Whenever my parents come to visit from Hong Kong, I can guarantee that at least half of their suitcases will be filled with little treats and gifts for us. They’re great parents that way. When they arrived last weekend I knew that among the clothes, candies, and baked goods (yes, my mother has been known to bring boxes of custard tarts and coconut buns from my favorite HK bakeries; now if only there were a way to get dim sum across the Pacific while it’s hot) there would be several beautifully decorated boxes of mooncakes to celebrate the Mid-Autumn Festival.
At its most elegant and poetic, the Mid-Autumn Festival celebrates the time of year when the moon is at its fullest and brightest – the harvest moon, or the autumnal equinox. Traditionally, families will gather together to admire the beauty of the full moon, eating mooncakes under the night sky, with children running about carrying colorful paper lanterns like errant fireflies.
There is another, bloodier aspect to the Mid-Autumn Festival and mooncakes which traces back to the 14th century when China was under the rule of the Mongols. Planning a rebellion against the Mongol emperor, Chinese rebels came up with the idea of hiding a secret message inside mooncakes, which the Mongols did not eat. These mooncakes told rebels to rise up on the night of the Mid-Autumn Festival. The uprising was successful, and henceforth the Mid-Autumn Festival was celebrated with mooncakes everywhere in China.
Given the mooncake’s firm entrenchment in Chinese culture, it would be impossible to get through a Mid-Autumn Festival without giving or receiving dozens of these little puck-shaped pastries. Just like red envelopes are passed out to children and subordinates at Chinese New Year, so friends and family engage in a little hot-potato pass-around of mooncakes. If you are also detecting a resemblance to that dreaded Christmas fruitcake, you are not wrong. The traditional Chinese mooncake is an acquired taste for many; for me, suffice to say that it does not fall to the level of fruitcake but neither is it among my most favorite desserts. I blame my mother for this failure of my tastebuds; I was told that as a child her father offered her five dollars (quite a significant amount at the time) to eat a mooncake, and she refused.
The traditional mooncake is quite dense for its size, with a soft, chewy, golden crust made of flour, sugar syrup, and lard enveloping a rich filling of lotus bean paste and a whole salted duck egg yolk to symbolize the full moon. The mooncake is formed in a wooden mold imprinted with the bakery’s insignia on top; since each bakery will have a different design for its mooncakes, those from the most reputable bakeries are highly coveted – orders for mooncakes are placed months in advance!
Because of its richness, the mooncake is typically meant to be cut into quarters and shared; if you can’t get enough of that egg yolk, many bakeries have a "super" mooncake with four egg yolks, one in each quarter. These are considered to be some of most luxurious and expensive of all mooncakes.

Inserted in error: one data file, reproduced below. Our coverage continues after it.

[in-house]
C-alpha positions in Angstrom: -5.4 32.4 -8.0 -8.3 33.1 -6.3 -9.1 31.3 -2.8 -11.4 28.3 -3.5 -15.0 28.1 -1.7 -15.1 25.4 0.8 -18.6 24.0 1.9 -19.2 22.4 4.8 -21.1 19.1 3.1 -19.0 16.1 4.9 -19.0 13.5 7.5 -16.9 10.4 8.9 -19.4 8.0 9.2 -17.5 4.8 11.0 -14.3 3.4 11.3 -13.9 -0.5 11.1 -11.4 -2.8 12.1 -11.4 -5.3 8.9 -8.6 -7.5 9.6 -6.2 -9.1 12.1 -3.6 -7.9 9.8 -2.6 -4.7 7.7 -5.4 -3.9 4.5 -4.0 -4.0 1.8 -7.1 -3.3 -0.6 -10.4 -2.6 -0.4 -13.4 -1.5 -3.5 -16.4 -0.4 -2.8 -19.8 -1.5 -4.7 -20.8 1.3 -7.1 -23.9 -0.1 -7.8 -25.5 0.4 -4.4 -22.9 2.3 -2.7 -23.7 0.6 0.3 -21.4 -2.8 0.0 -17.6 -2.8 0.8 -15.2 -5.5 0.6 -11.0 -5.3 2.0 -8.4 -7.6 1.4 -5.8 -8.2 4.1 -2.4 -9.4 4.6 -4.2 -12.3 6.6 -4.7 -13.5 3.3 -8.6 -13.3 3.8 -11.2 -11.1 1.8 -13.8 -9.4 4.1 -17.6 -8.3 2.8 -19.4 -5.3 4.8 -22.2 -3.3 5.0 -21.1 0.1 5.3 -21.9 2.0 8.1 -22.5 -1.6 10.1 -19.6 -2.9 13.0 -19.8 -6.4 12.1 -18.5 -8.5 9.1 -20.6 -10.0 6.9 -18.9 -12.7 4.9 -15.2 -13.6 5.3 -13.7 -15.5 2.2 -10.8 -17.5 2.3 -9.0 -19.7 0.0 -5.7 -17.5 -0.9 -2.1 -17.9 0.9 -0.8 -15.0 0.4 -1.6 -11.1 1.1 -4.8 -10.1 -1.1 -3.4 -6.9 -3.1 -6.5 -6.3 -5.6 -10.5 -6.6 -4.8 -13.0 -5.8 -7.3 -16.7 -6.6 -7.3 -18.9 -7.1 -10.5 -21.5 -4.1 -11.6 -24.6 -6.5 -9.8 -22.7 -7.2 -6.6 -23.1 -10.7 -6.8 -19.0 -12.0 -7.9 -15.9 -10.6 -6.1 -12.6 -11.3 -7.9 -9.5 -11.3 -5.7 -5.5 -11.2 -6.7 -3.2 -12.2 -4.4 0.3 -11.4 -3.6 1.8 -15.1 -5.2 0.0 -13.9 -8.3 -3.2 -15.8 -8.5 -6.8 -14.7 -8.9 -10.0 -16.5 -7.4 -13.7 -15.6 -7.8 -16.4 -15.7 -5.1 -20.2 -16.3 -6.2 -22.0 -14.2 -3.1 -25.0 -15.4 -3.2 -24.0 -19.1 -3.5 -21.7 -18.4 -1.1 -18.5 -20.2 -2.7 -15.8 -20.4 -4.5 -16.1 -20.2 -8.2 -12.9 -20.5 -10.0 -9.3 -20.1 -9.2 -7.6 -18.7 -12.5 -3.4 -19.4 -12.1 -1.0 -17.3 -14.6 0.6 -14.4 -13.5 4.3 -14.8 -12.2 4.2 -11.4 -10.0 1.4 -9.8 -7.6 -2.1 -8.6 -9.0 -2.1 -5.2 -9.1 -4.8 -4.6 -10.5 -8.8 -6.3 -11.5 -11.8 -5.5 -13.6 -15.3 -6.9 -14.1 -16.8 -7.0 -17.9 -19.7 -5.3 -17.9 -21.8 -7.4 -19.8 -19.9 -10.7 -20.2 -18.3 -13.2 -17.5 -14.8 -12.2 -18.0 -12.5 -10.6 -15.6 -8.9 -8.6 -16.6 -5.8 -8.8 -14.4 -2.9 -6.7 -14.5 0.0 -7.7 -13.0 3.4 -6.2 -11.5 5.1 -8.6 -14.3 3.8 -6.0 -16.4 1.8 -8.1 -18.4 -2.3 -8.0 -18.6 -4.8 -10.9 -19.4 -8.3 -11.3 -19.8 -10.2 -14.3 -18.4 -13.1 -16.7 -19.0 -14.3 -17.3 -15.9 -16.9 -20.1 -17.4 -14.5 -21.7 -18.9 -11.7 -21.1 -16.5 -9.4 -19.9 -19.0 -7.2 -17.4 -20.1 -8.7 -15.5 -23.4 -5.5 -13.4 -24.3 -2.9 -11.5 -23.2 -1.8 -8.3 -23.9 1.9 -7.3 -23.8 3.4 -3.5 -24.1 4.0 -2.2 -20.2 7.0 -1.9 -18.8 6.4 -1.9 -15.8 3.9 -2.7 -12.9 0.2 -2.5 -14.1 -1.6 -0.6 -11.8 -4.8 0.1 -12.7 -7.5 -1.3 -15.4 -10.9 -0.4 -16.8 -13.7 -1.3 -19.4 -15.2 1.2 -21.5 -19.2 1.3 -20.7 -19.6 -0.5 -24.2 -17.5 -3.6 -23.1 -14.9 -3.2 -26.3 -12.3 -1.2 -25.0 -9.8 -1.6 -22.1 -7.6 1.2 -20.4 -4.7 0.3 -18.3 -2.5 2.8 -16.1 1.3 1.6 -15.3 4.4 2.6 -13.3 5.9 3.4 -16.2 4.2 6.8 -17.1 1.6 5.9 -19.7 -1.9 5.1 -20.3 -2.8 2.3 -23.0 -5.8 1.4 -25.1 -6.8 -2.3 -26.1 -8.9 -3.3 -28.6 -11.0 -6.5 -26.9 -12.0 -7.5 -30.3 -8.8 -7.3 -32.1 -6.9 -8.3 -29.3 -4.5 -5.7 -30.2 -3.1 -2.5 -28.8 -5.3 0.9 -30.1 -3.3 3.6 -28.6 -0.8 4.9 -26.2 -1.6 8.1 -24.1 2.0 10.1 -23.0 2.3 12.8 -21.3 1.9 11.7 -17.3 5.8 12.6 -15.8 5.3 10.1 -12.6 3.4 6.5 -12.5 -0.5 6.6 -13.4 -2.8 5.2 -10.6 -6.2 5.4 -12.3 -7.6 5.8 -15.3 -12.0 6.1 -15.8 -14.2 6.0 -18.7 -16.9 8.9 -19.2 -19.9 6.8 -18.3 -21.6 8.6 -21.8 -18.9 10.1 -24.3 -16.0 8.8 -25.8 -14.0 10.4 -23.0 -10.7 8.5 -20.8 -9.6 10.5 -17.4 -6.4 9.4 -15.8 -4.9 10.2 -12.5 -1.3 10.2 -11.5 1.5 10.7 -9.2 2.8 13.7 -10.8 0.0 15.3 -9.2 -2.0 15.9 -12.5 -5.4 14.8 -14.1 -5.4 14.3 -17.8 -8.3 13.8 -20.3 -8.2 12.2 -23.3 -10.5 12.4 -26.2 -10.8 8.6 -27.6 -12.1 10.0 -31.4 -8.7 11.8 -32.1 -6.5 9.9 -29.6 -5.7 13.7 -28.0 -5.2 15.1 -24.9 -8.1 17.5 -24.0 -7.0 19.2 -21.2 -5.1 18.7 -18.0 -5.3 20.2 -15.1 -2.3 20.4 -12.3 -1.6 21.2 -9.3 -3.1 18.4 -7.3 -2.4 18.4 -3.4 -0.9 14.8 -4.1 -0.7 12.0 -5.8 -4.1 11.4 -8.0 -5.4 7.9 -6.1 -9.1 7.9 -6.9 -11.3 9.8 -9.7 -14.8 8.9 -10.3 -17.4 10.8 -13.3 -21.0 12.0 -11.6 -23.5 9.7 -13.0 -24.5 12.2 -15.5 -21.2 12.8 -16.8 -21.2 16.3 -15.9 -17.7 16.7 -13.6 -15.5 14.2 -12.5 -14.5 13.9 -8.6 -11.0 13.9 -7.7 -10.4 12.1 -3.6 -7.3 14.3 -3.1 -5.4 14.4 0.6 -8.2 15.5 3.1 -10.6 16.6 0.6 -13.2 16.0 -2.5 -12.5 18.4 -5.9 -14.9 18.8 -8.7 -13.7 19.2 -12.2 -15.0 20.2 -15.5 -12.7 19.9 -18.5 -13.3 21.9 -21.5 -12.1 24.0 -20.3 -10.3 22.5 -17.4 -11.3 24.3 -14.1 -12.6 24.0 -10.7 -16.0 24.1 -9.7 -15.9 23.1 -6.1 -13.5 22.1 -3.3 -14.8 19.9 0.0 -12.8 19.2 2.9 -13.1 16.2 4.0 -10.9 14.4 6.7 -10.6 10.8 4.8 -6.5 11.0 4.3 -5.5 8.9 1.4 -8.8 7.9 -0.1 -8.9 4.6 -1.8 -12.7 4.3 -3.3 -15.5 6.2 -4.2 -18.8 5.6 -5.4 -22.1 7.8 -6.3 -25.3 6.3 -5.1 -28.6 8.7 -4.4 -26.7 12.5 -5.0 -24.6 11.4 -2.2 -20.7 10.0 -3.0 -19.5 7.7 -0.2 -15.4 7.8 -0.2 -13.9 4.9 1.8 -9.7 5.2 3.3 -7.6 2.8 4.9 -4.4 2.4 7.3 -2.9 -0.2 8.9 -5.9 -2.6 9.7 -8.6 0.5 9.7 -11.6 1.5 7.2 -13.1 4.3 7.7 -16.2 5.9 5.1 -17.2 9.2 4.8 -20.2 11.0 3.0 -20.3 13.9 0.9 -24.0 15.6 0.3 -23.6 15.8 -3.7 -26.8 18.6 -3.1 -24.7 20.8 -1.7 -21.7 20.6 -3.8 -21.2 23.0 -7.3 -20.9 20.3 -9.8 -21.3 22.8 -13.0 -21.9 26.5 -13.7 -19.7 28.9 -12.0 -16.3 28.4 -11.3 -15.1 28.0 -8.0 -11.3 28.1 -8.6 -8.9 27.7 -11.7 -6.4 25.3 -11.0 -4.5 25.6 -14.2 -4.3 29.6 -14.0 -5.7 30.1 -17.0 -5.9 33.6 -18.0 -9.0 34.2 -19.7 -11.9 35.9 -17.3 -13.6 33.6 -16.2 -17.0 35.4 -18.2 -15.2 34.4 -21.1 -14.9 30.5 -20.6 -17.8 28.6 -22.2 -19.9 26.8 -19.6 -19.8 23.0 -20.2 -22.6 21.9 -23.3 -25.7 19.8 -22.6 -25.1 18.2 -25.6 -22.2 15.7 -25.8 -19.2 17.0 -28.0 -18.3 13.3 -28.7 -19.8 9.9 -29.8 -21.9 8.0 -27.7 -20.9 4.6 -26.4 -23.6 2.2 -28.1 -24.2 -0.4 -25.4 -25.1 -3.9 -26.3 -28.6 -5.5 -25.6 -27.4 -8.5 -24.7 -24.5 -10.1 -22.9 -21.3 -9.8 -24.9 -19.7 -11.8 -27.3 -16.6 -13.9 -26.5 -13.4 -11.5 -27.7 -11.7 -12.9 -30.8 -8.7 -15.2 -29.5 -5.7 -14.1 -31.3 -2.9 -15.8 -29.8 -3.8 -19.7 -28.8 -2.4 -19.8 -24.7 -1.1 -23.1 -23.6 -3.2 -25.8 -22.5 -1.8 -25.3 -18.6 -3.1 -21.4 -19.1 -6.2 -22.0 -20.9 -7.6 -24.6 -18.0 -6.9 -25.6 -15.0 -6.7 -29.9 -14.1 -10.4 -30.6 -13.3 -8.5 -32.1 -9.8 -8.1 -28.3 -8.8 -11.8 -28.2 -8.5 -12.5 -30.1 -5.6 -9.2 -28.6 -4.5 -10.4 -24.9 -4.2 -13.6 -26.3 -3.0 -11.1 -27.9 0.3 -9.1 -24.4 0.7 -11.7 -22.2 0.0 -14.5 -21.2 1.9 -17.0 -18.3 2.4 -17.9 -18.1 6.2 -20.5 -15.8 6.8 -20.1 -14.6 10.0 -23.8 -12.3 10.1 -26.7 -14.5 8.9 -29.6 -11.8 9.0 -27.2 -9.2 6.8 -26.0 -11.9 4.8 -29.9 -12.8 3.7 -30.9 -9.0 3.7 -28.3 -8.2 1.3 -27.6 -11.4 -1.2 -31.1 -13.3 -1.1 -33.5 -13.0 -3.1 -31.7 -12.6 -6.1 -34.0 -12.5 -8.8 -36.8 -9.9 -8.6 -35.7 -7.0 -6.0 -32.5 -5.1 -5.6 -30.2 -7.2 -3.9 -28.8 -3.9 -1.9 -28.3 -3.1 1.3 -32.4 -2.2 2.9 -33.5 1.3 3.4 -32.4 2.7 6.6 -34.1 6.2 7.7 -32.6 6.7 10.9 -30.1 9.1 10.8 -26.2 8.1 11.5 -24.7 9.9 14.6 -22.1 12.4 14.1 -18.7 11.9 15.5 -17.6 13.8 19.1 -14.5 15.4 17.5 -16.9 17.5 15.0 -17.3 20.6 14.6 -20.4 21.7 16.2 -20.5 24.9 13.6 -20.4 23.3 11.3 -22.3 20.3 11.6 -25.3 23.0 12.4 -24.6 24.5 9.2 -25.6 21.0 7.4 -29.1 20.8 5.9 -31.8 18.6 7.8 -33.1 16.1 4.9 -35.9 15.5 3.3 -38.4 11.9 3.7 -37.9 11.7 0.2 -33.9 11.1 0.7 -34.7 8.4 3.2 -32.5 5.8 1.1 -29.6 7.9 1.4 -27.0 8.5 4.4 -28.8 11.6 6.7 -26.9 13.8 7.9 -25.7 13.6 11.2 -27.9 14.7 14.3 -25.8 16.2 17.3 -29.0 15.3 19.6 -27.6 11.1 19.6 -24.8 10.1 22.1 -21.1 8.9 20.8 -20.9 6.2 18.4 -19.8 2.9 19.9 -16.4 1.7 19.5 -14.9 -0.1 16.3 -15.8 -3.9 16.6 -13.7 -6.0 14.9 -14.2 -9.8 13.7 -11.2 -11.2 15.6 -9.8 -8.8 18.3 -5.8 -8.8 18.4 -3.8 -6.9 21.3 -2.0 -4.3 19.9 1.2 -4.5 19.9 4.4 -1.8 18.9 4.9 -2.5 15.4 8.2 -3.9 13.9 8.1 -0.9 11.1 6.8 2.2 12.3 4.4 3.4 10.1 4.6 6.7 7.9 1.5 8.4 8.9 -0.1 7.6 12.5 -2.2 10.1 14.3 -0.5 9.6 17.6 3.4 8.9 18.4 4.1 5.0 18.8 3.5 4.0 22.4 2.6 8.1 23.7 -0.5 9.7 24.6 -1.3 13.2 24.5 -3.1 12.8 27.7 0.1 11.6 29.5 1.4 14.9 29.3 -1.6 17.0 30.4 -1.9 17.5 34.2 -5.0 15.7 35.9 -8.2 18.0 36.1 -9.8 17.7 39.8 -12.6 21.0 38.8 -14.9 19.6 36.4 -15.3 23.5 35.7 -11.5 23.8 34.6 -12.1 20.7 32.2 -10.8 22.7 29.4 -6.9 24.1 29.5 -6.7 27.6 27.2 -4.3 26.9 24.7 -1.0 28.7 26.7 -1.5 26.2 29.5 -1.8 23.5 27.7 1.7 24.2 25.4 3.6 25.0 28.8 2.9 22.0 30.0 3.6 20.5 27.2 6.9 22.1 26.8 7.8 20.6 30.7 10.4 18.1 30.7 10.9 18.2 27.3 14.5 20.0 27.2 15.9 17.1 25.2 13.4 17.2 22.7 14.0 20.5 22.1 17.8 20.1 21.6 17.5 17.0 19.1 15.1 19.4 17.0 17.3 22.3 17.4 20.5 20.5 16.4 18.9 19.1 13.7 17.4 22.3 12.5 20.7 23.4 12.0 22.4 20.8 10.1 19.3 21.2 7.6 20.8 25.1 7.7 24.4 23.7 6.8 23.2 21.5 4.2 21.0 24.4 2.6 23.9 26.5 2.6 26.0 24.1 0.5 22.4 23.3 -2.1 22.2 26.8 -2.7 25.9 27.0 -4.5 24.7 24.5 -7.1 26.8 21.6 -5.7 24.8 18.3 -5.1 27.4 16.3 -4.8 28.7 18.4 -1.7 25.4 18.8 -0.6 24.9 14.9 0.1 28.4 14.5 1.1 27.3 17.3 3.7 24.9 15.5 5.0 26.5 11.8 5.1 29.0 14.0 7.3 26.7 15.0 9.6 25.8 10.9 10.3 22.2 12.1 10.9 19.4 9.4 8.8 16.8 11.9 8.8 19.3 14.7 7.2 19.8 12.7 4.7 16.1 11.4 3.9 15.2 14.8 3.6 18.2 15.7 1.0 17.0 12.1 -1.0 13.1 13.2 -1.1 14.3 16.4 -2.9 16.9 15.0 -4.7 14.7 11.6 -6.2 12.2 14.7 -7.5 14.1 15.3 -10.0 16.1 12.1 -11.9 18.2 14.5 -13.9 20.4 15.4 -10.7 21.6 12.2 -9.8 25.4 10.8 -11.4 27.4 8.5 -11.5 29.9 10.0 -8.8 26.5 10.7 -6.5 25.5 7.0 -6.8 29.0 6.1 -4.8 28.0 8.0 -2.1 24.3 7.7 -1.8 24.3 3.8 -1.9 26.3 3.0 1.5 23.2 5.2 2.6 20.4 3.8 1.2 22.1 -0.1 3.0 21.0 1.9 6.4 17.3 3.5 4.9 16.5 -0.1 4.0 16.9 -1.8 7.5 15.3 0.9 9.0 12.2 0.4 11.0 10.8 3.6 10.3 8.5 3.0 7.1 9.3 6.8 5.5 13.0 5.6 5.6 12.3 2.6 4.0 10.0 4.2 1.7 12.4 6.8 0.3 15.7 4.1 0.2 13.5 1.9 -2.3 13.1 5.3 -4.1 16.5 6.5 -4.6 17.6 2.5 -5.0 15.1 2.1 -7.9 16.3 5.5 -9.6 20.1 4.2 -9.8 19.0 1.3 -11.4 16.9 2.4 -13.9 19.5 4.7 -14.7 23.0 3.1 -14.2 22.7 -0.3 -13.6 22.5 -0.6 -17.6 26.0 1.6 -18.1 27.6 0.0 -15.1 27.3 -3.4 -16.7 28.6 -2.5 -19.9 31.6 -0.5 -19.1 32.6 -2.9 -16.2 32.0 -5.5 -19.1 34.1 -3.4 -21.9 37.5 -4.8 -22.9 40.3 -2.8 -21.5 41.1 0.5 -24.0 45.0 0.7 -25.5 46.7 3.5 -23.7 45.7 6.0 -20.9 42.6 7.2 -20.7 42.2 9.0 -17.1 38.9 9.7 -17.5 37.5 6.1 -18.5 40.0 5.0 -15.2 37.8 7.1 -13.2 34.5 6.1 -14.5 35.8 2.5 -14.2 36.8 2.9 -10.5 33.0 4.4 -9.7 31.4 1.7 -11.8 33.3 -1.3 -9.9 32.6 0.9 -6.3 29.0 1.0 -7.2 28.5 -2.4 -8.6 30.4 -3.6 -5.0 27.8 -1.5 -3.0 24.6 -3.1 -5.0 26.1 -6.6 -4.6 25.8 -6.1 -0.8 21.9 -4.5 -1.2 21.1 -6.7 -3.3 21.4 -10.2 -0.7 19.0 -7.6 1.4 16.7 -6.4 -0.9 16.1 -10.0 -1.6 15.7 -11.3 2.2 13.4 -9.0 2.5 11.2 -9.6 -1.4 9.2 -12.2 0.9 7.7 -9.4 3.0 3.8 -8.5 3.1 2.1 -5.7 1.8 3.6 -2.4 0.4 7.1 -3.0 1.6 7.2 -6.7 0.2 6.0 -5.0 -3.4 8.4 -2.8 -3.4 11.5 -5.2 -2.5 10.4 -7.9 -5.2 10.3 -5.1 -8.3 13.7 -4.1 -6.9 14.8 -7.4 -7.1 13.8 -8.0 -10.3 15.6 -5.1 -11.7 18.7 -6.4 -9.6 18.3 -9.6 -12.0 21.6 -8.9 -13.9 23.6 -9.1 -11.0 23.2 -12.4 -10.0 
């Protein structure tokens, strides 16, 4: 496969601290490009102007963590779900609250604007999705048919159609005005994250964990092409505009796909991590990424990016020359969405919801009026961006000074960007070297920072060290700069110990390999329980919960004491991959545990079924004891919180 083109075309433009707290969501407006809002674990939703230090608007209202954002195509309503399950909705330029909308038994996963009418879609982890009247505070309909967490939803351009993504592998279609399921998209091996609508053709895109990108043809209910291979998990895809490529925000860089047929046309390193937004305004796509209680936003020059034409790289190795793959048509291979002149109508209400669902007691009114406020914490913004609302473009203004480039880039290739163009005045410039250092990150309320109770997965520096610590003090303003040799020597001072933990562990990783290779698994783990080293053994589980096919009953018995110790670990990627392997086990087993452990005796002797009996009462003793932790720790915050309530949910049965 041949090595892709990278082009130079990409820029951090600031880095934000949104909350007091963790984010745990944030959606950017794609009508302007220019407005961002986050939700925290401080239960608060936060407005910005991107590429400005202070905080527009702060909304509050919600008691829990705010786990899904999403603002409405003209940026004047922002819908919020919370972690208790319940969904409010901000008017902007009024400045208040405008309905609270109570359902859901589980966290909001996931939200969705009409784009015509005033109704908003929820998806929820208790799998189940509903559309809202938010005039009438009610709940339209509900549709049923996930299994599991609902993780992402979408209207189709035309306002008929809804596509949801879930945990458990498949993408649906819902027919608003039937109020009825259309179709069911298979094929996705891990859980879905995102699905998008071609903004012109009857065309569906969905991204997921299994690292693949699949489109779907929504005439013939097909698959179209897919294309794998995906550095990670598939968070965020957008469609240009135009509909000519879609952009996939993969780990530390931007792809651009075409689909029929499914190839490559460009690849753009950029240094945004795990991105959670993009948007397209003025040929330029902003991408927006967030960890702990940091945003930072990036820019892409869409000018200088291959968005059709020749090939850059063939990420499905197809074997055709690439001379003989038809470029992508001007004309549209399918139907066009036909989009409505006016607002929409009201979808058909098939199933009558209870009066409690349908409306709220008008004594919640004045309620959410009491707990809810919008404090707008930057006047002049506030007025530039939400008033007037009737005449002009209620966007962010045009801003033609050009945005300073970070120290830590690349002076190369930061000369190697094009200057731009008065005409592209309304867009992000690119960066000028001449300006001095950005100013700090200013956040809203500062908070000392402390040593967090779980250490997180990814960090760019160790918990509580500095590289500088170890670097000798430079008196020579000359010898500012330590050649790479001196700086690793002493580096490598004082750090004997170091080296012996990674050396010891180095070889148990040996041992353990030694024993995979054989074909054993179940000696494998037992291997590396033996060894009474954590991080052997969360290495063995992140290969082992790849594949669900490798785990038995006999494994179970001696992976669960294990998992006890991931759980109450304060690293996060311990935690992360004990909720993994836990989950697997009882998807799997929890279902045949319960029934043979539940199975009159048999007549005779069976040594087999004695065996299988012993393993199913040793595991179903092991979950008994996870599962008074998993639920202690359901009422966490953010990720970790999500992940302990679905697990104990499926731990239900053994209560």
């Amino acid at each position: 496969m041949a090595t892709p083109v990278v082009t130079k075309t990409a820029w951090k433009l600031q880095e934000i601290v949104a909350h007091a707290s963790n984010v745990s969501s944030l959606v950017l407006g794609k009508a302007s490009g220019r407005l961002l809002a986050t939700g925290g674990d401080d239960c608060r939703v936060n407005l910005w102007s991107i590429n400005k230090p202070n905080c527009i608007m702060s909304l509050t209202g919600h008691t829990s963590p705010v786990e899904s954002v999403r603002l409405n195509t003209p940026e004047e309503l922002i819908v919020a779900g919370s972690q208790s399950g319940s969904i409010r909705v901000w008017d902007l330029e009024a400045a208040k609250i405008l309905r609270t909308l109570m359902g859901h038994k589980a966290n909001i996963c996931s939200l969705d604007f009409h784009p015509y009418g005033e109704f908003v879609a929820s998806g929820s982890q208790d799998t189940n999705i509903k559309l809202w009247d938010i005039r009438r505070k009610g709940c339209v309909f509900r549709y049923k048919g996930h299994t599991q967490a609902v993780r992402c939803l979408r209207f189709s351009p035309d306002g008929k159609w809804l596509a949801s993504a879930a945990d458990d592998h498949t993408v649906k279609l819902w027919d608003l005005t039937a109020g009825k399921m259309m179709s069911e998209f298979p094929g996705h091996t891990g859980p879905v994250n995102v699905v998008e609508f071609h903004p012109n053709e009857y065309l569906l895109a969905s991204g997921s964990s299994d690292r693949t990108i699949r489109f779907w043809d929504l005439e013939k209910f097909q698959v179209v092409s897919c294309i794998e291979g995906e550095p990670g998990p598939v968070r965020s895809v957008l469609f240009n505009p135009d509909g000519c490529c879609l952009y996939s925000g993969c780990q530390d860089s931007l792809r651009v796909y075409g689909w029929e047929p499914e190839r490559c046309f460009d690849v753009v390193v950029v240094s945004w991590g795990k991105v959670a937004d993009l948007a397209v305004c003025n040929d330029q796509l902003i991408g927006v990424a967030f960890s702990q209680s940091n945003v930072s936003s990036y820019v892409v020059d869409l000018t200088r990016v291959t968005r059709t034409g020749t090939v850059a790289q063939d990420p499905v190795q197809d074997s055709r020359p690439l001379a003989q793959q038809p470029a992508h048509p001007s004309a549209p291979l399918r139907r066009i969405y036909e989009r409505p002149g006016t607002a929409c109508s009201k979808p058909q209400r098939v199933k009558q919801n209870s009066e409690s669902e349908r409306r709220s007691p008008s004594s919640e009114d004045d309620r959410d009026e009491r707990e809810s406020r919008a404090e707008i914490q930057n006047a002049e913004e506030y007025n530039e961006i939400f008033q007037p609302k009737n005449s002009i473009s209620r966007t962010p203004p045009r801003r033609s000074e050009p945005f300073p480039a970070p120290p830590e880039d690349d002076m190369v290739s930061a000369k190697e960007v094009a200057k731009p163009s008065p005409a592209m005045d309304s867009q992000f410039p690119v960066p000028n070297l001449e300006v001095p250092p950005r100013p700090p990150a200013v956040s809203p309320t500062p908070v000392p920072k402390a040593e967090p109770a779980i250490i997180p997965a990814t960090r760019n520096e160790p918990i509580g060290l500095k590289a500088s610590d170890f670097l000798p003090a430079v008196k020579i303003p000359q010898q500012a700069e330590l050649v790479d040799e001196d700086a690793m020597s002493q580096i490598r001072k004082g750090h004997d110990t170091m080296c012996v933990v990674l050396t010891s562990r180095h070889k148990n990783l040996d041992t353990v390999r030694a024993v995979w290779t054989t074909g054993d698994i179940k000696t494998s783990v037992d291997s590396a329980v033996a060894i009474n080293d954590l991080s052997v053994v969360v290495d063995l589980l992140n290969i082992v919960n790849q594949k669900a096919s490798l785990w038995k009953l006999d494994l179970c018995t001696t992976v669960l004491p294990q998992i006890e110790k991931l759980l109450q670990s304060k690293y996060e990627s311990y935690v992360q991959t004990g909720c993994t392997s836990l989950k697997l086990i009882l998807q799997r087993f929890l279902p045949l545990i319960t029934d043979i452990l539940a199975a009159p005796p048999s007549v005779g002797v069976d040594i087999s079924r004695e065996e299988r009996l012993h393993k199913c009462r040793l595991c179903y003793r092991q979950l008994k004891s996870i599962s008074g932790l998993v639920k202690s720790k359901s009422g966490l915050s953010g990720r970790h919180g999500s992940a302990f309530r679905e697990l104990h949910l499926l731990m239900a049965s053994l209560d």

So the traditional mooncake is not quite to your liking? Bakeries must have realized there was a market for an improved, less calorie- and cholesterol-filled moon cake, and today the variety of mooncakes boggles the eye and wallet – some of them can hardly be called mooncakes save some tenuous similarity in form.
Substituting the expensive lotus bean paste with cheaper and sweeter fillings was a natural; you can find mooncakes with sweeter red bean pastes, fruit fillings, even ice cream. One of the most charming versions I’ve seen this year is Pappagallo’s Gelato Mooncakes, embossed with a design based on Saint-Exupery’s Le Petit Prince. Not that I recall the little prince eating mooncakes on his asteroid…
A most popular variant of the mooncake is the unbaked, or snow-skin version, using a rice-flour, mochi-style wrapper around the filling. While these mooncake require refrigeration and are much less long-lasting than their baked cousins, their much more delicate texture and adaptability to a wide range of fillings have made them a great favorite among modernists. I will admit I love the rainbow of pastel colors they come in, as well the staggering heights of creativity to which the fillings have reached in recent years – everything from truffles to green tea custard to durian to birds’ nest.
And final proof that mooncakes are adapting to the modern age: Häagen-Dazs and Starbucks have their own versions of mooncakes for Mid-Autumn Festival. The Häagen-Dazs sounds clever if not particularly moon-cakeish: The egg yolk has been replaced with a ball of mango sorbet, the filling with ice cream, and the crust with a chocolate shell, but the Starbucks coffee mooncake is one I think I’ll pass on.
I’m pleased to see that this ancient delicacy that could have been easily mothballed has instead benefited from the innovation of pastry chefs, evolving to suit ever-changing times and tastes.But however much I think I would enjoy a mooncake-shaped ice cream, I still smile when my mom uncovers those traditional glossy brown mooncakes that she brought all the way from Hong Kong. To me, they represent the real meaning of Mid-Autumn Festival and the exchanging of those little pastries: to celebrate family and being together, under the warm light of a glowing moon.
The Mid-Autumn Festival is always on the 15th day of the 8th lunar month. This year it falls on October 6th.